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Herbert Smith Freehills LLP


Posted: 27 Jan, 2020

In a recent decision the High Court has held that a financial institution which is alleged to have been a shadow director of its customer will not be liable for breach of fiduciary duty unless the breach is linked to an instruction or direction given by the institution: Standish & Ors v The Royal Bank of Scotland plc & Anor [2019] EWHC 3116 (Ch).

The decision will be of particular interest to financial institutions involved in turnarounds, restructurings and the exercise of control, management or similar rights arising upon default under facility agreements.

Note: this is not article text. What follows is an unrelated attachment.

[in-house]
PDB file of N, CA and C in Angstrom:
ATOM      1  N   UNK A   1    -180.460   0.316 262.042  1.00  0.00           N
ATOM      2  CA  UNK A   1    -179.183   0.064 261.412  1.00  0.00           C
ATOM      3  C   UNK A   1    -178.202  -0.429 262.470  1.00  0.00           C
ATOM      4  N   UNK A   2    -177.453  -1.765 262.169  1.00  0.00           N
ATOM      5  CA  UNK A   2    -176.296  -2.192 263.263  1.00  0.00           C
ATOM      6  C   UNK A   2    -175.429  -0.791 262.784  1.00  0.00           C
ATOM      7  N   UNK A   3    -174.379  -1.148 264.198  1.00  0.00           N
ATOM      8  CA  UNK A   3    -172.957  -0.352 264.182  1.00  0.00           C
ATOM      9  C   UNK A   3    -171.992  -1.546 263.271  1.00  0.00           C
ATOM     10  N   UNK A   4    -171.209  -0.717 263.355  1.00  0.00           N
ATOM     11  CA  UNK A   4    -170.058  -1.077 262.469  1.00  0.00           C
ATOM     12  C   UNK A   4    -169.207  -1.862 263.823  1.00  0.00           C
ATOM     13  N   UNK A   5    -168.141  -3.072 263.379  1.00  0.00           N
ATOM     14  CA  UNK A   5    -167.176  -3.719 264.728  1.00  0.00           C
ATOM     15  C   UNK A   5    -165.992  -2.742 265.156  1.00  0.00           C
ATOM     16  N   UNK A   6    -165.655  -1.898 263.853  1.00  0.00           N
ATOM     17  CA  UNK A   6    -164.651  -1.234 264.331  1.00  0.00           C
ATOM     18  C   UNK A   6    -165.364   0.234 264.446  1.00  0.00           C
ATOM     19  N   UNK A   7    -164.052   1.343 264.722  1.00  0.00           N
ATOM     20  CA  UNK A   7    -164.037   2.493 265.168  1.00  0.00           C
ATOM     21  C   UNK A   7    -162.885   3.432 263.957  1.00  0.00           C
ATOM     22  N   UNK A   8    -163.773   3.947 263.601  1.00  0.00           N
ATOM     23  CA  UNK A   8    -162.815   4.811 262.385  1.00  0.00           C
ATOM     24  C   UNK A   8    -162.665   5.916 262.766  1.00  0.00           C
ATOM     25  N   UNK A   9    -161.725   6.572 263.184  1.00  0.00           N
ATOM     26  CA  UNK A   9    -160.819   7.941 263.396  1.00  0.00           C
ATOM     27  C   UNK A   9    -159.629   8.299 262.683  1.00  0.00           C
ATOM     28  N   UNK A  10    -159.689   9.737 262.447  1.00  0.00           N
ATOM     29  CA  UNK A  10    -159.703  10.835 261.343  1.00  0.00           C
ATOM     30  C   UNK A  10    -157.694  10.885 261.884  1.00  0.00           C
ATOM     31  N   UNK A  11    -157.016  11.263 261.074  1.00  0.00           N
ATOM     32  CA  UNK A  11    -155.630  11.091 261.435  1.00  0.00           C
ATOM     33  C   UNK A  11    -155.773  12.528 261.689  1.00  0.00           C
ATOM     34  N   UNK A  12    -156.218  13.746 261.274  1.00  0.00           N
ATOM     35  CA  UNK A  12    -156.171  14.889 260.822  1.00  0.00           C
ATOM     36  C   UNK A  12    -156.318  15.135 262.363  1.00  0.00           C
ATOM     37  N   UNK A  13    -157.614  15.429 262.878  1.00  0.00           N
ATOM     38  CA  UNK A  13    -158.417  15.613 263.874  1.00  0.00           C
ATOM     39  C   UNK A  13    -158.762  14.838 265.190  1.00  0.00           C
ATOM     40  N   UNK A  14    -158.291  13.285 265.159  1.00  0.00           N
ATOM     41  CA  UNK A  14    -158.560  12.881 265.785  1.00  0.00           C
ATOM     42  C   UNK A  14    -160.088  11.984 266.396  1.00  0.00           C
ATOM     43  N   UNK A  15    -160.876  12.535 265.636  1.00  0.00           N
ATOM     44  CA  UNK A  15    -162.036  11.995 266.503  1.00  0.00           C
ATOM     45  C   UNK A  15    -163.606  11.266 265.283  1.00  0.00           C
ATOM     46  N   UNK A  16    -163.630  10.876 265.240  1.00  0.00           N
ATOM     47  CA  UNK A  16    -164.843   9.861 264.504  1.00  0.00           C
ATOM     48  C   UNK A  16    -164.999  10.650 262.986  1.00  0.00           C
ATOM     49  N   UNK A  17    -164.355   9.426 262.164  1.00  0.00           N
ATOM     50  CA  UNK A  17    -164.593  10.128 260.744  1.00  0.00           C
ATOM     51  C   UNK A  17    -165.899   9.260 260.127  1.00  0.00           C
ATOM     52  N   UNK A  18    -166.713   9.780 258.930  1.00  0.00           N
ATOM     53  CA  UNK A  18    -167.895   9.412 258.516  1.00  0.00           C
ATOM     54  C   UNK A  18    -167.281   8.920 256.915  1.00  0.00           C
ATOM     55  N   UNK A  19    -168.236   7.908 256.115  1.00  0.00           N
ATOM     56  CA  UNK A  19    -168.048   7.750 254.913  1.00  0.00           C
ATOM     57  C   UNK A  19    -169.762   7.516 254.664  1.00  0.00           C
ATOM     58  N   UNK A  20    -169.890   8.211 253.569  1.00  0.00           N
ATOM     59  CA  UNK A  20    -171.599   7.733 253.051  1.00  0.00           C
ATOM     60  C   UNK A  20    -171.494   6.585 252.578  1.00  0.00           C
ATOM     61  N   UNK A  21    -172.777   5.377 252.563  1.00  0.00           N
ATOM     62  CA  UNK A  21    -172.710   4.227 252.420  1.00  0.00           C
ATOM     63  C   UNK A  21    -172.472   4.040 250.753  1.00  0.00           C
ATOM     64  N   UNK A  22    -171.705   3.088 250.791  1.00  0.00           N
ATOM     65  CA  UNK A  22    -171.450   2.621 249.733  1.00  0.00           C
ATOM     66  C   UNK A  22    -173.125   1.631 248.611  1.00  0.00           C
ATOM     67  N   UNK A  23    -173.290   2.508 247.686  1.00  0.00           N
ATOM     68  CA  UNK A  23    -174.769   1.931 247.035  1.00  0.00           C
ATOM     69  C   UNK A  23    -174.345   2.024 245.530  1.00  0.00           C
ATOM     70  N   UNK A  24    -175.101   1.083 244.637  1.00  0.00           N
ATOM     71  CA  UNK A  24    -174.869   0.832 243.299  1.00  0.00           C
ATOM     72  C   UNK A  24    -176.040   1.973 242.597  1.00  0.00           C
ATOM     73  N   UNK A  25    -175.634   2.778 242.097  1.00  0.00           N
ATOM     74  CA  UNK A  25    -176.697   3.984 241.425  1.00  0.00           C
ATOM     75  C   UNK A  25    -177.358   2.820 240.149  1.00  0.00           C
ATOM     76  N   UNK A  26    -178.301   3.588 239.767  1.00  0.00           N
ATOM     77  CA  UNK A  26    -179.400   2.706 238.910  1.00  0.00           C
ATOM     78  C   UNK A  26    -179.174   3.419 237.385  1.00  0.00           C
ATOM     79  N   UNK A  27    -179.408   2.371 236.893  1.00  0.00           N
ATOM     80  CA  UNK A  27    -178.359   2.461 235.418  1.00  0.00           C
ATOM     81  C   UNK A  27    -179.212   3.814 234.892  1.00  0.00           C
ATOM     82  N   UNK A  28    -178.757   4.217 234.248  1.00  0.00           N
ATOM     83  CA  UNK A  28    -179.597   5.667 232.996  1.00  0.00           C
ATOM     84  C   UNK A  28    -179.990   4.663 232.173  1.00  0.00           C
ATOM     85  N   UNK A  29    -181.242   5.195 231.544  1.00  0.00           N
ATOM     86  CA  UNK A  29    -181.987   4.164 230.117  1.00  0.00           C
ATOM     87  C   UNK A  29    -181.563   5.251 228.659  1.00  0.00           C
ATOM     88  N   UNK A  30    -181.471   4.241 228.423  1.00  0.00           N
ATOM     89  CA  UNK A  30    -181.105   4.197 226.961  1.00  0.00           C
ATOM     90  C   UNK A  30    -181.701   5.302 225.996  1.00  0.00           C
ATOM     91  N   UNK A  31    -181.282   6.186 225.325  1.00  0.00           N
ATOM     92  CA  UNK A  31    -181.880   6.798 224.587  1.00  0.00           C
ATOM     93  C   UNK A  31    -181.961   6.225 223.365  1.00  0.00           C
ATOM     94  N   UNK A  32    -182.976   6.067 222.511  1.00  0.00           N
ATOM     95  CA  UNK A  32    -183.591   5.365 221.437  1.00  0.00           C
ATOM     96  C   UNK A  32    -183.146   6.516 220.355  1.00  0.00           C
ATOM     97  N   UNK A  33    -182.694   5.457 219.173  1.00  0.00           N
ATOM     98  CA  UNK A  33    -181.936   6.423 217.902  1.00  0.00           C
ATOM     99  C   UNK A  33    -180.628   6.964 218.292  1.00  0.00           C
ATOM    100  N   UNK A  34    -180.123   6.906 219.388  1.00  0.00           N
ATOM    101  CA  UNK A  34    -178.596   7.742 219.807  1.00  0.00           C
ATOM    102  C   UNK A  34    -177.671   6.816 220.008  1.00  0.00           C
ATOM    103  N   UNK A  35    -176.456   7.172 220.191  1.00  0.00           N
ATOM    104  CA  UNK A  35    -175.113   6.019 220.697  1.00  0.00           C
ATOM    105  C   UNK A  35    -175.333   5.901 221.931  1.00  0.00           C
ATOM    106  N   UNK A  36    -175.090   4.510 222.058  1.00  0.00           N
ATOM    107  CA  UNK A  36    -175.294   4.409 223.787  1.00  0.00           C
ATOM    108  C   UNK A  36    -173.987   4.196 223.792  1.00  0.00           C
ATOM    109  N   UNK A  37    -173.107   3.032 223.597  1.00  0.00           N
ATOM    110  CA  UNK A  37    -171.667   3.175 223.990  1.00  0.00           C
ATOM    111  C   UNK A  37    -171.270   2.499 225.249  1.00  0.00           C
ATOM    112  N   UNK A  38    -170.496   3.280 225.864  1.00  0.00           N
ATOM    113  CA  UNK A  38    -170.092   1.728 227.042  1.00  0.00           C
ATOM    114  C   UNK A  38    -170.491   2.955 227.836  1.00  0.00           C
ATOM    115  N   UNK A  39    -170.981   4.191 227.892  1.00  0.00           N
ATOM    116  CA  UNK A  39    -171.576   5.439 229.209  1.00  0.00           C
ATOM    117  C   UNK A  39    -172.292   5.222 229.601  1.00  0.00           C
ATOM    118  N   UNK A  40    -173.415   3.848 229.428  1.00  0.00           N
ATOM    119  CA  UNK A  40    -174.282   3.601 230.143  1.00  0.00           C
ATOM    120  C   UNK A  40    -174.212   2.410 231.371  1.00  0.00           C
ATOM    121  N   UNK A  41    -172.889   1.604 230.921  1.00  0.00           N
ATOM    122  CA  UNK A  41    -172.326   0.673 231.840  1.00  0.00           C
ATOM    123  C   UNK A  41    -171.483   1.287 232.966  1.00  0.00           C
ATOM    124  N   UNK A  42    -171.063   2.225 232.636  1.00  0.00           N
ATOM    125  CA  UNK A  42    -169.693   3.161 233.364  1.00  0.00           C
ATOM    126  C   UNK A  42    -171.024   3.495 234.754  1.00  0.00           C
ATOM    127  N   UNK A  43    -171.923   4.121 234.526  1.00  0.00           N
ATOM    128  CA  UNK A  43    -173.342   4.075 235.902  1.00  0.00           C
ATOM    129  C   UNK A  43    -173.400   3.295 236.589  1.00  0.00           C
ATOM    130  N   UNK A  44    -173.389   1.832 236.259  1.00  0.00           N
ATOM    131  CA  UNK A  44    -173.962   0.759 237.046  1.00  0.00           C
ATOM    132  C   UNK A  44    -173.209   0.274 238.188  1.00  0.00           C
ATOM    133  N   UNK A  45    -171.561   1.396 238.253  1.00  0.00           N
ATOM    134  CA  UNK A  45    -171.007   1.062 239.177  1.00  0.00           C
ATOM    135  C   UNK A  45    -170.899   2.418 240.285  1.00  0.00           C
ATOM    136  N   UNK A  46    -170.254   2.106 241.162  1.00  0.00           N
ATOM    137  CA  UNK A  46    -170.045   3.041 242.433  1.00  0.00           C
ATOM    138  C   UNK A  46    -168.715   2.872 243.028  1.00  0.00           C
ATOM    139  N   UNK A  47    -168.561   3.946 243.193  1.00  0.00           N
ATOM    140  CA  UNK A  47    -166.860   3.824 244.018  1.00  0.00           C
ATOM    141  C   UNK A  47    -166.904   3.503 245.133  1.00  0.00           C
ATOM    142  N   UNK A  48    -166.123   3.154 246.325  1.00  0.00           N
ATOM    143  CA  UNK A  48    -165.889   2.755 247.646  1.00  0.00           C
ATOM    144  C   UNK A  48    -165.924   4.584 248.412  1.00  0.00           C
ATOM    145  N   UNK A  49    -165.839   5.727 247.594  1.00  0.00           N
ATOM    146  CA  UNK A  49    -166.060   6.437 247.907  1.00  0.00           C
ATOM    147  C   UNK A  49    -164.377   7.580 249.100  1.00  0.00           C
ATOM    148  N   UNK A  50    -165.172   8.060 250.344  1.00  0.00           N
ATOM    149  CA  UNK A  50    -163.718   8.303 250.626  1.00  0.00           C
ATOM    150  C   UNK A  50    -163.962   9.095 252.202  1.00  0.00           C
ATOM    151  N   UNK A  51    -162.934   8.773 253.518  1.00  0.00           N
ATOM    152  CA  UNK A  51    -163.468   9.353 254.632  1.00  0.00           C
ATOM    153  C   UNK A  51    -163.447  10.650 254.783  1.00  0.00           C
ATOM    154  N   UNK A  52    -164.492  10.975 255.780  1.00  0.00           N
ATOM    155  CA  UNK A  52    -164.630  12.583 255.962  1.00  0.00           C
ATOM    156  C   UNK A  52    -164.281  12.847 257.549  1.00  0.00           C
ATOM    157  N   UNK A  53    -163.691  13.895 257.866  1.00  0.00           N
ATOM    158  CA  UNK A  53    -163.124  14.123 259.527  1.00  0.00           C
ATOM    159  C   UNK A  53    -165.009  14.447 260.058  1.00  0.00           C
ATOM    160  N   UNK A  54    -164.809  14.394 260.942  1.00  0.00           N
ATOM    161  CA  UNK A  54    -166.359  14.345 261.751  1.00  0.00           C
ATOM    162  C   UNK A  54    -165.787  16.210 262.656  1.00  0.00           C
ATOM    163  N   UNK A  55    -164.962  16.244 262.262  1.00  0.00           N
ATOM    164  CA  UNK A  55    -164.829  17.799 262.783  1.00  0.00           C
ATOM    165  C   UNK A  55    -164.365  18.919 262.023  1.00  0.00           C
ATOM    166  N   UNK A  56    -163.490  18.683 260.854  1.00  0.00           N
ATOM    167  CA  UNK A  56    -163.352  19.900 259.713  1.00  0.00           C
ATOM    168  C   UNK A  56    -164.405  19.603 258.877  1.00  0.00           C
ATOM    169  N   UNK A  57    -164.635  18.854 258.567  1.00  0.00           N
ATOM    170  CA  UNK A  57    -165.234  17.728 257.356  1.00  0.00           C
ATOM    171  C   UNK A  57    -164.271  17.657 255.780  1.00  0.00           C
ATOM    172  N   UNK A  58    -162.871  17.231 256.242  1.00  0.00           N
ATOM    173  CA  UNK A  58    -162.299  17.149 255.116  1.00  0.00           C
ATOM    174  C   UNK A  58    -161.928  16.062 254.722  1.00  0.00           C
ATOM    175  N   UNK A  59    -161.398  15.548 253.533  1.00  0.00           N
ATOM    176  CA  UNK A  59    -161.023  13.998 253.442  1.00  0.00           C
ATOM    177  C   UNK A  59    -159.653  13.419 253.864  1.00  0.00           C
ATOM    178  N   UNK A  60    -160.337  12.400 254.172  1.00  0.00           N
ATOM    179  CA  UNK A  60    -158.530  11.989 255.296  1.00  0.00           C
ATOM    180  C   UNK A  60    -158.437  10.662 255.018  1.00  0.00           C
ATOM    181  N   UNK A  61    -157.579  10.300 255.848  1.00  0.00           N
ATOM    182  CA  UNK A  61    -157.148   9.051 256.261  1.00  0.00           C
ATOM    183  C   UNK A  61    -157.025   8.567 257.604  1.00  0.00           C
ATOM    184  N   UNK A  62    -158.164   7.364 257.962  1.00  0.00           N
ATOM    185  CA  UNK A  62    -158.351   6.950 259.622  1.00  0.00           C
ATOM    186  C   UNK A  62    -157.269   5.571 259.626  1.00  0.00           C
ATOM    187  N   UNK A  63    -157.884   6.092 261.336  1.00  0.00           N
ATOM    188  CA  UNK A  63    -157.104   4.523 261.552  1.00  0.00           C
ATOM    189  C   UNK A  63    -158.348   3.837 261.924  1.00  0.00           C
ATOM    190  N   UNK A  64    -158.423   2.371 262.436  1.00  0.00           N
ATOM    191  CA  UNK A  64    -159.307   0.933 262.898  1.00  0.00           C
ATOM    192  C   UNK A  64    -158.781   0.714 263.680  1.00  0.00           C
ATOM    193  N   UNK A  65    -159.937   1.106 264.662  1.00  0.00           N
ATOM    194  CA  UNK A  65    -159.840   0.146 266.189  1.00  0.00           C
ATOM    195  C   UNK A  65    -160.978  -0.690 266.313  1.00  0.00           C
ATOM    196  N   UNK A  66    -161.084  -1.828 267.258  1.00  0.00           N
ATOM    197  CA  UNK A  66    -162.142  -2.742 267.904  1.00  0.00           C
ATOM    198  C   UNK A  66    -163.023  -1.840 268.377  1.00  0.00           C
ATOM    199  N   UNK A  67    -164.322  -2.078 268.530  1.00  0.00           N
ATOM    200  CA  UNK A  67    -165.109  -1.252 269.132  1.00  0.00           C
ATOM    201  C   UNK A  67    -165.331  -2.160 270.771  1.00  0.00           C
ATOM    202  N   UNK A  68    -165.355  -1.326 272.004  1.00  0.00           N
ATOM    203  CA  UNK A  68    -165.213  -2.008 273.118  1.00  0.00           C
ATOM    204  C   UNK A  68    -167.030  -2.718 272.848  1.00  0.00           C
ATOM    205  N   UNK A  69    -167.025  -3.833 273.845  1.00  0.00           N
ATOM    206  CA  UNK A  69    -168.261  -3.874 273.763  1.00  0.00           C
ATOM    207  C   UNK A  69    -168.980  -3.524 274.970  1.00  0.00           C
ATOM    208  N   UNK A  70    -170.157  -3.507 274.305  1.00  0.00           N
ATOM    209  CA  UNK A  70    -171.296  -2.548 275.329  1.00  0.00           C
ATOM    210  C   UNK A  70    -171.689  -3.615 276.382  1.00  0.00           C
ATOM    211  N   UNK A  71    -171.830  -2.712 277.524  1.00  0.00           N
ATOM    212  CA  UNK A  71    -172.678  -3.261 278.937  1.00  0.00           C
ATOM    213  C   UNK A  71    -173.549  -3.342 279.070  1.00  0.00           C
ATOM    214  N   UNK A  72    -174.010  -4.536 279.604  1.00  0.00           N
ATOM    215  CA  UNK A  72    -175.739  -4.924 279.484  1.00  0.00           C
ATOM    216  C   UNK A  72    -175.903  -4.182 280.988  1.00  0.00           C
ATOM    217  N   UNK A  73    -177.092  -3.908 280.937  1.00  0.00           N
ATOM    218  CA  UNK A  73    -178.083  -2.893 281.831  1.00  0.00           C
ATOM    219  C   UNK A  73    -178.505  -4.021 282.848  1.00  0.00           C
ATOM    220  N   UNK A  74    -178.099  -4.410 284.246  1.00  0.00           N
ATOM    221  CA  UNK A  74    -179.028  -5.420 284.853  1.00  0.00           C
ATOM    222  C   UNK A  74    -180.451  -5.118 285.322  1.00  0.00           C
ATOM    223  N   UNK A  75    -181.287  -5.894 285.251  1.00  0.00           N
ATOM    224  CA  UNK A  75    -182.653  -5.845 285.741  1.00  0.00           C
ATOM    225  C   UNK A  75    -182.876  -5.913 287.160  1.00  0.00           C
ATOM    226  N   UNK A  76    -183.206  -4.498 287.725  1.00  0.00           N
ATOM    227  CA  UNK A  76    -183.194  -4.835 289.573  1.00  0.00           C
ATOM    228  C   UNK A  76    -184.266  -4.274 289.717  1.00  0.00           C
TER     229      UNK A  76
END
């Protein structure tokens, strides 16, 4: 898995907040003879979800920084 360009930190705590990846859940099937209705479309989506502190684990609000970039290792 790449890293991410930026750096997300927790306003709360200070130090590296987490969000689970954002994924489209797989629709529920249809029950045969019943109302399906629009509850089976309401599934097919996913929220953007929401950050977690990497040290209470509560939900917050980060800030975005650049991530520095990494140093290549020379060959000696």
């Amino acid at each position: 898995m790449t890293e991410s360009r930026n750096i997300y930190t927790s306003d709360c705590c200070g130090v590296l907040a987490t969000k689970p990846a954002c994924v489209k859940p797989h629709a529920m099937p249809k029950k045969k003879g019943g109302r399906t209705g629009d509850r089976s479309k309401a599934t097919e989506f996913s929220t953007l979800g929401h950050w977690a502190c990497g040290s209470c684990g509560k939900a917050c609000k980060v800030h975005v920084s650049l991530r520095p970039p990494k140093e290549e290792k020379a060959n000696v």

Generally speaking, financial institutions will wish to avoid giving directions or instructions to the directors of a borrower company to minimise the risk of being found to be shadow directors. However, because Standish arose in the context of an interim application for strike out, it was assumed that the financial institution would be shown to constitute a shadow director. The decision therefore considered what duties would be owed by the financial institution in those circumstances – would it owe all of the duties that are owed by de jure directors of the company or instead duties which are specific to the directions or instructions given by the financial institution?  The court held that the latter approach now reflects the settled legal position.

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